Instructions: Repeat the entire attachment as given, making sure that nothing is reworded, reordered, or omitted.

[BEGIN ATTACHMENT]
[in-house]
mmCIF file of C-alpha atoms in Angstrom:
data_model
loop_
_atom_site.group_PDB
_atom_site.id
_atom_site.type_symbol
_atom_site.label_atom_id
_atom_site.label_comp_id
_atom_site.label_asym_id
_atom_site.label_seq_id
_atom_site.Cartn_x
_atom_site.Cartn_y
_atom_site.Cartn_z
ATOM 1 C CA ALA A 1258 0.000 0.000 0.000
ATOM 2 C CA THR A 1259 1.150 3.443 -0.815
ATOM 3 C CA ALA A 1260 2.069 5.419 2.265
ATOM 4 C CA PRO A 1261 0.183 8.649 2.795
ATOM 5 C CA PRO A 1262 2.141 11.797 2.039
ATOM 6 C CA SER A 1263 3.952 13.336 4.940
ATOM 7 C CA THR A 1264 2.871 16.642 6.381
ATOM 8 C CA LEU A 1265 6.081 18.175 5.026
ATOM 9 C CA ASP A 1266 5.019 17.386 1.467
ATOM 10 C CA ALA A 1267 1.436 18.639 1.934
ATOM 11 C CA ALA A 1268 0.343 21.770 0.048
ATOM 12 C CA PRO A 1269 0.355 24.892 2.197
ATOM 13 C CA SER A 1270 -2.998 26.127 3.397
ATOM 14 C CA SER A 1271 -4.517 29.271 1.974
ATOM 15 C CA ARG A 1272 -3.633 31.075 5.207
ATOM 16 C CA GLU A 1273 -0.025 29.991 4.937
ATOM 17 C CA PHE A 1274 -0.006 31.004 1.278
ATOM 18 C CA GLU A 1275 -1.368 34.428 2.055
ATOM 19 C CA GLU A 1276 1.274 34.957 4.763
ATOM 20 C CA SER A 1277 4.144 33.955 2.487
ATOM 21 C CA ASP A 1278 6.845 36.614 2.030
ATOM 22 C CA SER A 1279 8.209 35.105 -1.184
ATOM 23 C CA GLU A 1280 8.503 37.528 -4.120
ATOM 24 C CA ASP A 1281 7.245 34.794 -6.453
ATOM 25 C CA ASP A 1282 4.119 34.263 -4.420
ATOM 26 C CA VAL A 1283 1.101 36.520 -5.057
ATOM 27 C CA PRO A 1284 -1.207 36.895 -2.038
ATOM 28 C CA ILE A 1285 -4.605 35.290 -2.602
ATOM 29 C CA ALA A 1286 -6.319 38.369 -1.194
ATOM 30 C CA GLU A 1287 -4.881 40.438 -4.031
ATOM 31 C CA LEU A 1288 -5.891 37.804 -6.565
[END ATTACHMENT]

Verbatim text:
[in-house]
mmCIF file of C-alpha atoms in Angstrom:
data_model
loop_
_atom_site.group_PDB
_atom_site.id
_atom_site.type_symbol
_atom_site.label_atom_id
_atom_site.label_comp_id
_atom_site.label_asym_id
_atom_site.label_seq_id
_atom_site.Cartn_x
_atom_site.Cartn_y
_atom_site.Cartn_z
ATOM 1 C CA ALA A 1258 0.000 0.000 0.000
ATOM 2 C CA THR A 1259 1.150 3.443 -0.815
ATOM 3 C CA ALA A 1260 2.069 5.419 2.265
ATOM 4 C CA PRO A 1261 0.183 8.649 2.795
ATOM 5 C CA PRO A 1262 2.141 11.797 2.039
ATOM 6 C CA SER A 1263 3.952 13.336 4.940
ATOM 7 C CA THR A 1264 2.871 16.642 6.381
ATOM 8 C CA LEU A 1265 6.081 18.175 5.026
ATOM 9 C CA ASP A 1266 5.019 17.386 1.467
ATOM 10 C CA ALA A 1267 1.436 18.639 1.934
ATOM 11 C CA ALA A 1268 0.343 21.770 0.048
ATOM 12 C CA PRO A 1269 0.355 24.892 2.197
ATOM 13 C CA SER A 1270 -2.998 26.127 3.397
ATOM 14 C CA SER A 1271 -4.517 29.271 1.974
ATOM 15 C CA ARG A 1272 -3.633 31.075 5.207
ATOM 16 C CA GLU A 1273 -0.025 29.991 4.937
ATOM 17 C CA PHE A 1274 -0.006 31.004 1.278
ATOM 18 C CA GLU A 1275 -1.368 34.428 2.055
ATOM 19 C CA GLU A 1276 1.274 34.957 4.763
ATOM 20 C CA SER A 1277 4.144 33.955 2.487
ATOM 21 C CA ASP A 1278 6.845 36.614 2.030
ATOM 22 C CA SER A 1279 8.209 35.105 -1.184
ATOM 23 C CA GLU A 1280 8.503 37.528 -4.120
ATOM 24 C CA ASP A 1281 7.245 34.794 -6.453
ATOM 25 C CA ASP A 1282 4.119 34.263 -4.420
ATOM 26 C CA VAL A 1283 1.101 36.520 -5.057
ATOM 27 C CA PRO A 1284 -1.207 36.895 -2.038
ATOM 28 C CA ILE A 1285 -4.605 35.290 -2.602
ATOM 29 C CA ALA A 1286 -6.319 38.369 -1.194
ATOM 30 C CA GLU A 1287 -4.881 40.438 -4.031
ATOM 31 C CA LEU A 1288 -5.891 37.804 -6.565